Go on, say it. Let the word roll around your tongue.
. . . They’re evil, right?
Keeping the public out, killing openness, dooming your general-interest online publication to irrelevance. Oh, the New York Times tried it in the 90’s, and they came grovelling back. Any generalist website that goes this way is doomed. Especially those organizations formerly known as newspapers.
There’s a lot of this sort of rhetoric around. Some of it comes from commentators that I know and respect very much. But the other camp – the pro-paywall people – they’re not so loud about their thoughts on the matter. (Maybe it’s because they’re too busy making money.) So yesterday at news:rewired, I jumped on the chance to hear about paywalls from people who believe in them, and run sites that use them.
Of the three presenters, I was specially interested in what Tom Whitwell, the assistant editor of the Times, had to say. The Times isn’t a specialist publication – it’s one of the grand old houses of English-language journalism, and they’re adapting to the 21st century with paywalls, a strategy that Tom himself has said will deter 90% of their readership. I have to admit, for a long time I couldn’t understand what they were thinking.
Now I know. And I have to admit, the vision makes sense, and it’s quite compelling.
I still don’t know if it will work. But I think that if it goes the way Tom described yesterday, the Times site will be a very compelling place.
Here are my notes from the session – I tried to capture all I could of Tom’s presentation. This isn’t an attempt at recording the whole presentation verbatim – it’s my best recollection based on live notes.
We’re in the middle of turning a free-to-air website into a paid-for website.
It’s an editorial and creative challenge – in addition to the technical challenge.
18 months ago, we came to a fork in the road – either continuing to grow as free site, or switch to paid.
We were getting 22 million uniques a month then.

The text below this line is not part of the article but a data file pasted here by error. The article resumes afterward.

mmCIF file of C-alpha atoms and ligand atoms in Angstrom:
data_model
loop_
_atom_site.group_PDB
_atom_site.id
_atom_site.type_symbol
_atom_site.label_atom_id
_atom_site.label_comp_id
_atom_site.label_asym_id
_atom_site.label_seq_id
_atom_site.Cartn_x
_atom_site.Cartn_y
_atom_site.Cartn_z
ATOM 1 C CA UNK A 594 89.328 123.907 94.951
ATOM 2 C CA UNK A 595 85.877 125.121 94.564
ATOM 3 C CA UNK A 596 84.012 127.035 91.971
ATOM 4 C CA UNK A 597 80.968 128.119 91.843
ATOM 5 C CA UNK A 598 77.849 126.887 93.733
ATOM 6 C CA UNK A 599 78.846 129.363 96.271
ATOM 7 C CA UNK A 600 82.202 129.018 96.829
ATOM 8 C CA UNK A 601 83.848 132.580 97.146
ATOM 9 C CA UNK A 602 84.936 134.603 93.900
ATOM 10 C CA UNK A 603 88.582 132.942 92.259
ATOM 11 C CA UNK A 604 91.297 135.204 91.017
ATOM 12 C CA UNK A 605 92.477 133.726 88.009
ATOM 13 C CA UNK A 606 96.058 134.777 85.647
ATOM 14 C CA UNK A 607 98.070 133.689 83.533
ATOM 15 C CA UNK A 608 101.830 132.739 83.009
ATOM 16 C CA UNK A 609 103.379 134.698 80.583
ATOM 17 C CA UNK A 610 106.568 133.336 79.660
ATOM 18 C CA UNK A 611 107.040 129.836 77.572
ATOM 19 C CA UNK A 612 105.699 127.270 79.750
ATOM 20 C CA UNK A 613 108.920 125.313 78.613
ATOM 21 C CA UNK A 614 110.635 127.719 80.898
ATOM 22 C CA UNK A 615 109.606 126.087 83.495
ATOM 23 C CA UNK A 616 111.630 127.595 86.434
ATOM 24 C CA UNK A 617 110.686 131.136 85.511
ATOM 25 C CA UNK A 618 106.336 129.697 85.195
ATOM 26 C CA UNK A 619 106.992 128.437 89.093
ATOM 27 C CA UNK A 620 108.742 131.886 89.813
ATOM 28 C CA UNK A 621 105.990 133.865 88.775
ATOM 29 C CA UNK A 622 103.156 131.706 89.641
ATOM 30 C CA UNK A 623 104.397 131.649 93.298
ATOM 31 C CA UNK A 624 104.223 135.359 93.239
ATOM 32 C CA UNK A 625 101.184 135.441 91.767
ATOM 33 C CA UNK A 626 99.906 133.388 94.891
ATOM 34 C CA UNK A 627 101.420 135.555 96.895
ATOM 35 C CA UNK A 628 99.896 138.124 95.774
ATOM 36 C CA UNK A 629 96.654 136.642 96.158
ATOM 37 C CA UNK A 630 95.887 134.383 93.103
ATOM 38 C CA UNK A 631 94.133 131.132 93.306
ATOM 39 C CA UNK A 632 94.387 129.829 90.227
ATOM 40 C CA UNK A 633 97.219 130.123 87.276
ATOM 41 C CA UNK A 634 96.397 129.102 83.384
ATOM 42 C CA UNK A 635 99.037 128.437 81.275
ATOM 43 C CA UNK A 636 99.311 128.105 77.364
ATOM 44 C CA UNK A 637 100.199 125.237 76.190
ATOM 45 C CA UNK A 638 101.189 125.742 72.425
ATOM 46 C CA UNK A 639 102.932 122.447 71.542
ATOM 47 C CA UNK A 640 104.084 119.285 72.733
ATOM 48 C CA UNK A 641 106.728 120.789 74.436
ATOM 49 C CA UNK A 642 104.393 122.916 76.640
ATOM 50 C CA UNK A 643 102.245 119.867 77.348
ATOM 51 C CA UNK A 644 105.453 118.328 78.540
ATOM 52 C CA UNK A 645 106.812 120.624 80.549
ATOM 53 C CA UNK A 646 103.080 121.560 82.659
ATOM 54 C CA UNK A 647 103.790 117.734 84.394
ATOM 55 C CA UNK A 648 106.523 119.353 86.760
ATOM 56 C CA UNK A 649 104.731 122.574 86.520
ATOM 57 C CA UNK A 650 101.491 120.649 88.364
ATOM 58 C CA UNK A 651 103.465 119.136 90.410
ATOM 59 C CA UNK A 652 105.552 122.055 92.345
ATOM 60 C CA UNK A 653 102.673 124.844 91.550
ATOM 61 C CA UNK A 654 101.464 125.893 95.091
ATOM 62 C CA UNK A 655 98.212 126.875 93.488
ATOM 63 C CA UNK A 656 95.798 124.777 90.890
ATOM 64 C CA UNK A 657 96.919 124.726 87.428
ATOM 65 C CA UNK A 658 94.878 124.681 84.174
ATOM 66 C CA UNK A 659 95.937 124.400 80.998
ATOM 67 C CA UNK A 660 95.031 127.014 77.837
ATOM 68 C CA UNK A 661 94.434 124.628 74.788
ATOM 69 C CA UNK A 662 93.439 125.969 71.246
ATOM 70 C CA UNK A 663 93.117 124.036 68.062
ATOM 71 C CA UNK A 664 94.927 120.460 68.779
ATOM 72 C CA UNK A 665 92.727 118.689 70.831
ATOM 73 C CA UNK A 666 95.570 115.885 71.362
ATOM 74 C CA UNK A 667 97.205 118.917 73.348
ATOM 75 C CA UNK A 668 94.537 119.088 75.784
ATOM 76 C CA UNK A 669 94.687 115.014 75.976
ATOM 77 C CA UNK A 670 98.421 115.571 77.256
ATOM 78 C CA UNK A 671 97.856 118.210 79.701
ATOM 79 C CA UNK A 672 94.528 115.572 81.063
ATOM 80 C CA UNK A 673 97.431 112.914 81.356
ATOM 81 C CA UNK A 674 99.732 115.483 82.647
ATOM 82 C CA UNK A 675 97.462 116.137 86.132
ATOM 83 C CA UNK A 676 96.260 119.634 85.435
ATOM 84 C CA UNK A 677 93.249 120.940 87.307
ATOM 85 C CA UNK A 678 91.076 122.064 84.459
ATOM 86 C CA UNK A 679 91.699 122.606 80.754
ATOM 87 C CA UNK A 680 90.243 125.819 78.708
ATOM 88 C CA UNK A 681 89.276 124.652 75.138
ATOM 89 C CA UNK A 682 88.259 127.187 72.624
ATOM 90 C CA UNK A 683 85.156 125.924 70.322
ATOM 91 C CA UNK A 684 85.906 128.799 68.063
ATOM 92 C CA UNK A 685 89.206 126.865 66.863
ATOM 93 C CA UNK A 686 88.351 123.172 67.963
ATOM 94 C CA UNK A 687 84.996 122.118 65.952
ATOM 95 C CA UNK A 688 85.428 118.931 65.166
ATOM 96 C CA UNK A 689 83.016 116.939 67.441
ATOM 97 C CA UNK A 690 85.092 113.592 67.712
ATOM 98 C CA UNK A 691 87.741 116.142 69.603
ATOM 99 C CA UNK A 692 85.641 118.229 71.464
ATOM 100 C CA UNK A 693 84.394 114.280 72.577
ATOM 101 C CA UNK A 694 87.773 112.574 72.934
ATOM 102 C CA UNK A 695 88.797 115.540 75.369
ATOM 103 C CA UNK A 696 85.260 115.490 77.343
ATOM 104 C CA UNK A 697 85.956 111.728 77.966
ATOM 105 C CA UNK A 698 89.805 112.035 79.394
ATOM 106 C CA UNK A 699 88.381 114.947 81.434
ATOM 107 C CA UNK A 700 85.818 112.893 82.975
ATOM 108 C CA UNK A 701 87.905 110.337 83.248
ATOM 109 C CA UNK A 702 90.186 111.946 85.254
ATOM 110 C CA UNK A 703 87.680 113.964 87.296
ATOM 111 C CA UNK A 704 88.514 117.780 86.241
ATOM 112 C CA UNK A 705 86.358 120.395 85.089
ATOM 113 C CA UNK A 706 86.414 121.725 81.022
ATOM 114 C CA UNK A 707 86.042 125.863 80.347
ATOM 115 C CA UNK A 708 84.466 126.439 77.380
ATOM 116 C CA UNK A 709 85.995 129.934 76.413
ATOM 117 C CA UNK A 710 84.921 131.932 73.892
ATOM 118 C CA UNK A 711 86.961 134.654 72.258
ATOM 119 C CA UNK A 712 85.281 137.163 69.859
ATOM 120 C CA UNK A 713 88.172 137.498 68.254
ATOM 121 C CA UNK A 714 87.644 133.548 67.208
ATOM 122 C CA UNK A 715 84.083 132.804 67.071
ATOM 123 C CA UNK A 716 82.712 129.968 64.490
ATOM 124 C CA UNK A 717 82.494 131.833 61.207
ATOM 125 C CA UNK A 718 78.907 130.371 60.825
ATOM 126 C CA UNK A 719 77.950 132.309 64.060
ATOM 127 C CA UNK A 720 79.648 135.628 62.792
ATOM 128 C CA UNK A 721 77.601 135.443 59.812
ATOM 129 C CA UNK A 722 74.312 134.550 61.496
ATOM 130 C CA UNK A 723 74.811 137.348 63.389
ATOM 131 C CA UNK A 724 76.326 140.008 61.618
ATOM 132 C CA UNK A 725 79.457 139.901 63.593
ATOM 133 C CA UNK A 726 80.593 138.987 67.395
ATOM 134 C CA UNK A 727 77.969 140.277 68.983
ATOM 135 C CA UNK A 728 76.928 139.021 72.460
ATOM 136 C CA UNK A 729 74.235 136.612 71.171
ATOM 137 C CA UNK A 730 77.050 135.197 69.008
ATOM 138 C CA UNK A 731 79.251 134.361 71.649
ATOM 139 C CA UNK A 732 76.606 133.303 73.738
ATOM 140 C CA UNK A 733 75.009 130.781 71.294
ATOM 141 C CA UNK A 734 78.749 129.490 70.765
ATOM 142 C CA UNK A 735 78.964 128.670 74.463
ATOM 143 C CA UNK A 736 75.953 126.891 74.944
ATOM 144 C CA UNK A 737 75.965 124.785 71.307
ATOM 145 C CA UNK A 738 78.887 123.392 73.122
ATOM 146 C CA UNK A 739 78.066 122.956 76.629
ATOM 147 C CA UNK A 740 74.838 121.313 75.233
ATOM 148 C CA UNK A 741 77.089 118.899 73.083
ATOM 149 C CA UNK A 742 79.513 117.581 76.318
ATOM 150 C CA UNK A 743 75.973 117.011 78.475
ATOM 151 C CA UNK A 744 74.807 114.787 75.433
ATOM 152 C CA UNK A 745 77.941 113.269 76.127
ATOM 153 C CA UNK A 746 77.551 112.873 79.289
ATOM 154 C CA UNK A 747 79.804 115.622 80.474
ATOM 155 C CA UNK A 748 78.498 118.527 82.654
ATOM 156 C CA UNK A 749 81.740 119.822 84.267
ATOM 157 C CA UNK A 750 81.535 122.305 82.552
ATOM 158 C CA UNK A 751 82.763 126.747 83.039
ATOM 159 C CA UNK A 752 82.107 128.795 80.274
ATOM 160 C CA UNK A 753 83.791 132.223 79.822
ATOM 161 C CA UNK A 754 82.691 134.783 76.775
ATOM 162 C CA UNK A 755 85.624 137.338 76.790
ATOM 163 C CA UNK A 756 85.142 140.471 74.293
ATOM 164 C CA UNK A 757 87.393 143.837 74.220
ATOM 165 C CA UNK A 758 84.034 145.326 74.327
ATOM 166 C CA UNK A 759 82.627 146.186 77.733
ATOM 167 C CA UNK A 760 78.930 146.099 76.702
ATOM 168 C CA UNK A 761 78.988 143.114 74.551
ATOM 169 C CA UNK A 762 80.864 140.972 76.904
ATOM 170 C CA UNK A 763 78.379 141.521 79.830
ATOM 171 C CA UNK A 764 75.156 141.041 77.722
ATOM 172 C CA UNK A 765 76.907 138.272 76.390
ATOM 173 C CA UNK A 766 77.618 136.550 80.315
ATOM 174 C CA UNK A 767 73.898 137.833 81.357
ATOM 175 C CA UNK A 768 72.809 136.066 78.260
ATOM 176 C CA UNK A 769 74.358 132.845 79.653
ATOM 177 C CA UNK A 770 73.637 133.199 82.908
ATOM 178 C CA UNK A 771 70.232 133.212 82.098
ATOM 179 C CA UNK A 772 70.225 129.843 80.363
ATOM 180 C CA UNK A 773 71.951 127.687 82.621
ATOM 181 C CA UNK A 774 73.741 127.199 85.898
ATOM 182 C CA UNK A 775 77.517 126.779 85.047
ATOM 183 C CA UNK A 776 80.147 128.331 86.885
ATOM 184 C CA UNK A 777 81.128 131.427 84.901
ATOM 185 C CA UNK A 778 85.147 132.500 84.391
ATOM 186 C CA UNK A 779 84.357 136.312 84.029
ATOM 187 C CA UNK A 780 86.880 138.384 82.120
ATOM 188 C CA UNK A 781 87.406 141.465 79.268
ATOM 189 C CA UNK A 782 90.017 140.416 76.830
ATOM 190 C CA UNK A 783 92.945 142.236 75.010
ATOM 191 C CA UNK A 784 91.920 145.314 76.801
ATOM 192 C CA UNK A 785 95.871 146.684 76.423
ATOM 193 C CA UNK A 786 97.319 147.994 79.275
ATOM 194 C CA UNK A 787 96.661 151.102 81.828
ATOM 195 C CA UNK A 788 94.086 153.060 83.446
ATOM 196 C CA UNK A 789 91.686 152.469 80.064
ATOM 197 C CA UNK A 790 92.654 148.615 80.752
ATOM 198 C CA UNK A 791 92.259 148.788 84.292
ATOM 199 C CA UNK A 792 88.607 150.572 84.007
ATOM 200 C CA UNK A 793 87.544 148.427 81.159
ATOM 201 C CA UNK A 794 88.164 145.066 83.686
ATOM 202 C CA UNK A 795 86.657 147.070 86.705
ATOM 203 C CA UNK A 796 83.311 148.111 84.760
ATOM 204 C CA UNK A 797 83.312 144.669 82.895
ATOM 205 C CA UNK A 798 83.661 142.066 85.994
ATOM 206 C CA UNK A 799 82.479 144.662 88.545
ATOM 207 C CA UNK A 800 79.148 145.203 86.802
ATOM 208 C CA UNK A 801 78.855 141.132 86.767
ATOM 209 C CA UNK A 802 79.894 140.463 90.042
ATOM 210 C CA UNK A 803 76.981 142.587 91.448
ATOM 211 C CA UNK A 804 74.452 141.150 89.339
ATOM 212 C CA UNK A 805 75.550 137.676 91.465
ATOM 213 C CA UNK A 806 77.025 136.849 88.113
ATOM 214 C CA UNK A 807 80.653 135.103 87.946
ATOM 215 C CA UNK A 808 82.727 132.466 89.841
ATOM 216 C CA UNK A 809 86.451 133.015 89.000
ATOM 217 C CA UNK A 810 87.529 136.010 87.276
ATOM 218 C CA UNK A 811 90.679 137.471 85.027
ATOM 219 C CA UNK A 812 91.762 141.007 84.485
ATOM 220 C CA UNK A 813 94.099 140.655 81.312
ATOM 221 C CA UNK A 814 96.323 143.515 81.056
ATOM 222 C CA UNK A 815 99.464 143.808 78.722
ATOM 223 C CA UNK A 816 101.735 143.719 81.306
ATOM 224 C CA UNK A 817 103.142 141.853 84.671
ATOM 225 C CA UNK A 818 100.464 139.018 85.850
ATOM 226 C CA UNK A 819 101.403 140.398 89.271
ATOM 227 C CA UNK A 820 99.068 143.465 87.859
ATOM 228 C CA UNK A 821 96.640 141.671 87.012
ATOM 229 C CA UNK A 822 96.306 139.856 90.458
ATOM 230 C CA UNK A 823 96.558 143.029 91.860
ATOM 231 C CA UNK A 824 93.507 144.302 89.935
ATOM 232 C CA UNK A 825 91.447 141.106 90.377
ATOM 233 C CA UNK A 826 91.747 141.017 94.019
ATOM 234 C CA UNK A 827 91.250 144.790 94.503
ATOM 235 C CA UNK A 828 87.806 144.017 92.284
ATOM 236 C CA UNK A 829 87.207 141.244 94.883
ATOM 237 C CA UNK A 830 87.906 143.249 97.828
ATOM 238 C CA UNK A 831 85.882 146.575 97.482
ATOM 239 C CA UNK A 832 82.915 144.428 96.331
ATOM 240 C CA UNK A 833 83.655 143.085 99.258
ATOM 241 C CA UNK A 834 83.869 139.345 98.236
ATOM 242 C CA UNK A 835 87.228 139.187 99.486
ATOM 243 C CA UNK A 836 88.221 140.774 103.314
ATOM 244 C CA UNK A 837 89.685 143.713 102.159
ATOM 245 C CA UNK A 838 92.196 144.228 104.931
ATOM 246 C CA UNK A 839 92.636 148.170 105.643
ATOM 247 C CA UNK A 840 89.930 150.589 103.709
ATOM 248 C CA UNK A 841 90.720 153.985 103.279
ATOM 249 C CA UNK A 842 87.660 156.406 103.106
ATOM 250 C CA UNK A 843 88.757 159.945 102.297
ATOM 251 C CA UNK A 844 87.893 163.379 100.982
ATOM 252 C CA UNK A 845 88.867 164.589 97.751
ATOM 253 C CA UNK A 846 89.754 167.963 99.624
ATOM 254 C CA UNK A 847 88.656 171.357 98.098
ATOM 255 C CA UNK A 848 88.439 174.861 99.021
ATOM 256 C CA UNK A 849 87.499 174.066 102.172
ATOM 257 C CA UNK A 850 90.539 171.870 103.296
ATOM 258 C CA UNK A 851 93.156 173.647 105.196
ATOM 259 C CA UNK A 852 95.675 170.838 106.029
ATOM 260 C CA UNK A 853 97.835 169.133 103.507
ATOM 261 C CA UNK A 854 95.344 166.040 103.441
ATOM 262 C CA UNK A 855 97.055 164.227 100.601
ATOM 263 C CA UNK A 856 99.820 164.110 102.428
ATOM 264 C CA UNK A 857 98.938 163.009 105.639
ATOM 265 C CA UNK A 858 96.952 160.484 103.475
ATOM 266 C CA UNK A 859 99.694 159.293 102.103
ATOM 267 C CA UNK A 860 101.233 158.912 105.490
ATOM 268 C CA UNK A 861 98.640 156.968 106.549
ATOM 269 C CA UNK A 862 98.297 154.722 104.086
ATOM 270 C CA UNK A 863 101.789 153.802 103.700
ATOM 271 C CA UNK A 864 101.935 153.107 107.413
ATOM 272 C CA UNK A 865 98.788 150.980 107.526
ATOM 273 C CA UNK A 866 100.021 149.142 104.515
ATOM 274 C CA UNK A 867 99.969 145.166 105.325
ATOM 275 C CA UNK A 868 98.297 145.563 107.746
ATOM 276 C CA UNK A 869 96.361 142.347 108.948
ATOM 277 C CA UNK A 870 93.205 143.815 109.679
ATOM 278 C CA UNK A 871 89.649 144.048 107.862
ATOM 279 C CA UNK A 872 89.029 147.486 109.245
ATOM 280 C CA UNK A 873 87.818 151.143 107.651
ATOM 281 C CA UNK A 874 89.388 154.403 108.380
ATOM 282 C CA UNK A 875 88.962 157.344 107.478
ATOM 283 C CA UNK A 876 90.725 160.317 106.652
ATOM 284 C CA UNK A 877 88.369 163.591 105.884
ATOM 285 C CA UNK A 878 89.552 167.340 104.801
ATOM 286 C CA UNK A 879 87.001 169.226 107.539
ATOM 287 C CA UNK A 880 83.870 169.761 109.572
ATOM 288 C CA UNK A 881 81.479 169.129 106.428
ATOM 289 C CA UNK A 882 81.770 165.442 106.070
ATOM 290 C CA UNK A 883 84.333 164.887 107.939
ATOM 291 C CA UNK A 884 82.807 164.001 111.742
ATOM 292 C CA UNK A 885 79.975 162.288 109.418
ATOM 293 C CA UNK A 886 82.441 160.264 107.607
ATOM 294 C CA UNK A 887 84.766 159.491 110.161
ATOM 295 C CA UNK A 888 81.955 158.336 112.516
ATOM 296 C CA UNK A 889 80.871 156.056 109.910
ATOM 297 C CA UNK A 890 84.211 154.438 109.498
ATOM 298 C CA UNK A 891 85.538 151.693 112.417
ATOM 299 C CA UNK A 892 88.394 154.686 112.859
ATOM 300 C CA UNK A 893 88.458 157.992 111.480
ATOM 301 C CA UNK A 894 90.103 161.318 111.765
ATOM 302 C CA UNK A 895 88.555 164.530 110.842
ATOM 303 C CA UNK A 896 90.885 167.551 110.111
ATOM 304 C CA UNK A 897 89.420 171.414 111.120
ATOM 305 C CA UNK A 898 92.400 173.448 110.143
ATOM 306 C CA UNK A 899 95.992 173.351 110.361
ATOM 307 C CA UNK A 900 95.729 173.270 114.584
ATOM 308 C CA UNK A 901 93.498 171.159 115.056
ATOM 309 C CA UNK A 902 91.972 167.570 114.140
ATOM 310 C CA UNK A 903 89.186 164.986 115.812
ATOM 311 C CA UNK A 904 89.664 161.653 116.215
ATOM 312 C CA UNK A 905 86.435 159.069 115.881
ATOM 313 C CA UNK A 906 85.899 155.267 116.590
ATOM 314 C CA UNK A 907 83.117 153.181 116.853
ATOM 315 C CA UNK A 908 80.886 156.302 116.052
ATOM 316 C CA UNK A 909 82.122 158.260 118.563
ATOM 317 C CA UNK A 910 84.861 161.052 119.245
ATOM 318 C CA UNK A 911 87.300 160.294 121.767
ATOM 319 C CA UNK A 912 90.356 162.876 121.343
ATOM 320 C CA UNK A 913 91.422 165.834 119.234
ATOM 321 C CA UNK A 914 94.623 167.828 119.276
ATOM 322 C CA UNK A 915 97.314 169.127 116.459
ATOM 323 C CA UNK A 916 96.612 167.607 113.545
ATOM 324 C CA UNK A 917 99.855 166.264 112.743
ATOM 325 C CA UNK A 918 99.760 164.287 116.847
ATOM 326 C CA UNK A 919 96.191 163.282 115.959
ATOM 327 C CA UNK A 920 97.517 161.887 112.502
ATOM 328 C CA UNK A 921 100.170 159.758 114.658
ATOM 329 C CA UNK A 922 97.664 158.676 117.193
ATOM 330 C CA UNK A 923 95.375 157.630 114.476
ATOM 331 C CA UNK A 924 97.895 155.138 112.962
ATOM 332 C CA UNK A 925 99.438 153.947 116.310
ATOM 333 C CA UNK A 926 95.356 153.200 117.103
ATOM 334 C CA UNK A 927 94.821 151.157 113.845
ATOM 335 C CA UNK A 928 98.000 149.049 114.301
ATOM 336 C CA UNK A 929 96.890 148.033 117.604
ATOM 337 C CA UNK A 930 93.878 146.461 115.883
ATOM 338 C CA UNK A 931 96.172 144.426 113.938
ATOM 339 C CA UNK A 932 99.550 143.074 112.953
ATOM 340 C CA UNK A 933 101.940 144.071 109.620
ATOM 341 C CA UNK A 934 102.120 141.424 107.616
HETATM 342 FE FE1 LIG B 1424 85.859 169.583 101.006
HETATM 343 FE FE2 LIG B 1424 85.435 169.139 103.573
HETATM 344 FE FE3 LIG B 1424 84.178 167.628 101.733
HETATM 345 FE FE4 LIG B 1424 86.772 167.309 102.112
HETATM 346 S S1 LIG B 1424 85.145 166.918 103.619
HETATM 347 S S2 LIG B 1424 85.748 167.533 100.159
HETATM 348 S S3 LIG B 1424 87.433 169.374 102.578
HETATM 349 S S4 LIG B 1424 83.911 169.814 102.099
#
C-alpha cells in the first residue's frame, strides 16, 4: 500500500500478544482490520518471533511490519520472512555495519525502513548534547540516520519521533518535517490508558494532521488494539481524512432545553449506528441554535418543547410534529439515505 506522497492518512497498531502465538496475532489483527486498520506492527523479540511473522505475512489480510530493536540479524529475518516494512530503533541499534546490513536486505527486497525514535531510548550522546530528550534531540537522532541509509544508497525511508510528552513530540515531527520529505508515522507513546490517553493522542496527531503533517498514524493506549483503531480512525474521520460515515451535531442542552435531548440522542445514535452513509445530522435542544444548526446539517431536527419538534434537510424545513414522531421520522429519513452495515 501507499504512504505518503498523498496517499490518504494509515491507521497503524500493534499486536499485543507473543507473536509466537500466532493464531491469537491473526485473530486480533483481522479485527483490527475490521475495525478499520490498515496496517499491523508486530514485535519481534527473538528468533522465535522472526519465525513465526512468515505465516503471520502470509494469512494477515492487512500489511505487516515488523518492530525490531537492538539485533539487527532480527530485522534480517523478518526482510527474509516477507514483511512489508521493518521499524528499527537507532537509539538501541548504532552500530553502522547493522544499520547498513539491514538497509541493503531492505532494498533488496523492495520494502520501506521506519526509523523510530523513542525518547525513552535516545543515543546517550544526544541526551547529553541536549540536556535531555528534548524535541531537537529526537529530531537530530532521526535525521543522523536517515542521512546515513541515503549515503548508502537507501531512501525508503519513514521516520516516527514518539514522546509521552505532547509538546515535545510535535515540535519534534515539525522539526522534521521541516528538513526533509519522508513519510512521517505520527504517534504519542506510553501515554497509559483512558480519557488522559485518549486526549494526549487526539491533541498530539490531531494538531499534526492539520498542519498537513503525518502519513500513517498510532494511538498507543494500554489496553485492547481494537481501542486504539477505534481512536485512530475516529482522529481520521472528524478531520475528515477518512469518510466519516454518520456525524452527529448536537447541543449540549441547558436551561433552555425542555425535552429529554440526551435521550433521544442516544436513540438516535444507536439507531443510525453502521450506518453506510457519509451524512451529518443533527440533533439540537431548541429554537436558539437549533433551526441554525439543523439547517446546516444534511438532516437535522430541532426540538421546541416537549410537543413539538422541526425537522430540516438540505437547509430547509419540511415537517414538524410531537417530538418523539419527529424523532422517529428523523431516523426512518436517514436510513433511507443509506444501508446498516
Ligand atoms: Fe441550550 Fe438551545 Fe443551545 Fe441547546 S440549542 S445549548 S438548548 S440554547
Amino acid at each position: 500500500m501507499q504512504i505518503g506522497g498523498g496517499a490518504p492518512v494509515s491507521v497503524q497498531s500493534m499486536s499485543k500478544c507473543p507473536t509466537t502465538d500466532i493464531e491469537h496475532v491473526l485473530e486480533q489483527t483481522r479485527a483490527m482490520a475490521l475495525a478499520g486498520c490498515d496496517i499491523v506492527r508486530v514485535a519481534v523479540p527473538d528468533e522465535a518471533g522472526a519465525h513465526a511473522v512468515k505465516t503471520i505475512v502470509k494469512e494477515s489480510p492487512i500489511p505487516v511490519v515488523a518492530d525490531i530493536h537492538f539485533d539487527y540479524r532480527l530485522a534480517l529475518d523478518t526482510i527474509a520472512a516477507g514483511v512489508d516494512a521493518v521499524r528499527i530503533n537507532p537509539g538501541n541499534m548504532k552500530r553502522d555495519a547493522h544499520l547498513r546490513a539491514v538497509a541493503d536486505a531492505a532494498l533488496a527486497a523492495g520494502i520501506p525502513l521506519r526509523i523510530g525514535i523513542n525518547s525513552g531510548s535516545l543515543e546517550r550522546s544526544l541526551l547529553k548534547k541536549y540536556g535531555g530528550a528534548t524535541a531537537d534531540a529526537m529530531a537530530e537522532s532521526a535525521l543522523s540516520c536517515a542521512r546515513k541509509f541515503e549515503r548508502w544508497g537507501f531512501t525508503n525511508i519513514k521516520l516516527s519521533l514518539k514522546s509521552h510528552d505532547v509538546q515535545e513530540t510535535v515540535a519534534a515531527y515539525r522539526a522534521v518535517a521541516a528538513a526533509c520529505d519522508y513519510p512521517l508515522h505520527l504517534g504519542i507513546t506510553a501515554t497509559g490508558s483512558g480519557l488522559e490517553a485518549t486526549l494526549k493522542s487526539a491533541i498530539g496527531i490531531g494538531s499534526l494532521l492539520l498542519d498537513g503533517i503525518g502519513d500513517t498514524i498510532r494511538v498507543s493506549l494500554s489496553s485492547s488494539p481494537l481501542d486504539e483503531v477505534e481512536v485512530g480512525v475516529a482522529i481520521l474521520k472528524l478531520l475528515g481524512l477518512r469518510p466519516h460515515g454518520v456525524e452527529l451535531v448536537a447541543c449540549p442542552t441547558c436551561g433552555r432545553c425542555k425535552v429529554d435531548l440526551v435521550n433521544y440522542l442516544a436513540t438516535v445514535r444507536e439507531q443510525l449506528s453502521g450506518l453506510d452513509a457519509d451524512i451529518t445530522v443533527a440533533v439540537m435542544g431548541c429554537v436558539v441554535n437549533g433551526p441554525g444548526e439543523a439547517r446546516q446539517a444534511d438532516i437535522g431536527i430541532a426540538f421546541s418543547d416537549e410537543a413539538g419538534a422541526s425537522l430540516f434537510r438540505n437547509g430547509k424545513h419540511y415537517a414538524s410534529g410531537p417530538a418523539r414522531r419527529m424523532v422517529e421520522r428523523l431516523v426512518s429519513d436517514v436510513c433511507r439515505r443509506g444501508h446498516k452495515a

How to expand? Financially, we needed 30-40 million per month.
How were other people doing it? There were a few strategies out there.
Piling on new versions of stories to stay on top of Google? Continually publishing more, slightly ‘improved’ versions of the same story to float up in the search results?
Or we could write a lot of stuff about celebrity and lowest-common-denominator news to get a lot of clicks – publish pictures of starlets getting out of taxi cabs and having underwear malfunctions.
Or we could try enormously intrusive advertising. Pop-unders, pop-overs, etc.
We were skeptical of all these, but the other path was terrifying. Charging the audience.
But paying makes for a real relationship with the audience – not just drive-by audience. We get lots of hits from ‘drive-bys’ – people who come in for one link and bounce off, from around the world.
For a pay site, it’s different. A pay site genuinely has the reader at its heart. We’re not interested in optimising the site for ads, we’re interested in optimising for reader experience.
Now, we can bring the journalists much closer to the readers.
This is the point that I really found interesting. It’s something that I had occasion to talk about with Tom previously, and the nature of the reader community in a paid site is something he highlighted then, too. I believe community is all-important – we are the medium, after all. If all the users have paid to access the community, then that has the potential to generate some really interesting community dynamics. Potentially quite good ones. No trolling or spamming, for instance. That’s quite interesting.
Our new site launched 3 weeks ago. Now if you want to read it you have to register, and soon the paywall will come down. Critical reaction to the design has been positive. The registration figures are very encouraging (expectant pause in the room) I will not go into detail.
The site feels very alive. It’s a very exciting time.
Q: What about Times Select? It failed. Aren’t you worried the same will happen to you?
The idea that Times Select was a failure is ridiculous. They had 250,000 paying subscribers. They cancelled it at the peak of an advertising boom. Now, if you offered them the same 250k back, they’d bite your hand off for it.
We’re doing this to safeguard the future of our journalism. To keep the editorial team viable. I’m not sharing figures on how many subscribers they’d need to support current team.
The Guardian keeps publishing these reports: “95% of people won’t pay for content online.” A couple of months later, it’s 90% of people won’t pay for content online. Little later, it’s “85% won’t pay.” Eventually they’ll stop publishing those stories.